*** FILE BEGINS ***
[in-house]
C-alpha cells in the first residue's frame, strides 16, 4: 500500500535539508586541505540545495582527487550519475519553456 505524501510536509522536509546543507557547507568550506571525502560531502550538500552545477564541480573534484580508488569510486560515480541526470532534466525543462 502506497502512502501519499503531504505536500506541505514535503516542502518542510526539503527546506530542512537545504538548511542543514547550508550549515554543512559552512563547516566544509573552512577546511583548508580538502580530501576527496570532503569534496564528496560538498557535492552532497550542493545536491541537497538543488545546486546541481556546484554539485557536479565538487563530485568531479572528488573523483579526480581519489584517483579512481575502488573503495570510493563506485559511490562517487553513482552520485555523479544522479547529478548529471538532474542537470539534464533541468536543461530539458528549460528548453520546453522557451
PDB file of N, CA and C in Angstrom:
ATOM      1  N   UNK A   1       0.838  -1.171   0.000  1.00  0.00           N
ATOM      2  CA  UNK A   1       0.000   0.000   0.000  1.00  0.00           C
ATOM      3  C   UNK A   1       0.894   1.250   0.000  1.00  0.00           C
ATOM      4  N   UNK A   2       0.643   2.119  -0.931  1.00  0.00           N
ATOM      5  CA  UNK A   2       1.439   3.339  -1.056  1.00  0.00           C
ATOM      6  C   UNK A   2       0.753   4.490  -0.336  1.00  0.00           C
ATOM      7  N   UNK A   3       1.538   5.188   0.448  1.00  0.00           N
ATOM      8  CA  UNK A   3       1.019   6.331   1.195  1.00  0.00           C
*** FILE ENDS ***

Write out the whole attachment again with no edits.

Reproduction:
[in-house]
C-alpha cells in the first residue's frame, strides 16, 4: 500500500535539508586541505540545495582527487550519475519553456 505524501510536509522536509546543507557547507568550506571525502560531502550538500552545477564541480573534484580508488569510486560515480541526470532534466525543462 502506497502512502501519499503531504505536500506541505514535503516542502518542510526539503527546506530542512537545504538548511542543514547550508550549515554543512559552512563547516566544509573552512577546511583548508580538502580530501576527496570532503569534496564528496560538498557535492552532497550542493545536491541537497538543488545546486546541481556546484554539485557536479565538487563530485568531479572528488573523483579526480581519489584517483579512481575502488573503495570510493563506485559511490562517487553513482552520485555523479544522479547529478548529471538532474542537470539534464533541468536543461530539458528549460528548453520546453522557451
PDB file of N, CA and C in Angstrom:
ATOM      1  N   UNK A   1       0.838  -1.171   0.000  1.00  0.00           N
ATOM      2  CA  UNK A   1       0.000   0.000   0.000  1.00  0.00           C
ATOM      3  C   UNK A   1       0.894   1.250   0.000  1.00  0.00           C
ATOM      4  N   UNK A   2       0.643   2.119  -0.931  1.00  0.00           N
ATOM      5  CA  UNK A   2       1.439   3.339  -1.056  1.00  0.00           C
ATOM      6  C   UNK A   2       0.753   4.490  -0.336  1.00  0.00           C
ATOM      7  N   UNK A   3       1.538   5.188   0.448  1.00  0.00           N
ATOM      8  CA  UNK A   3       1.019   6.331   1.195  1.00  0.00           C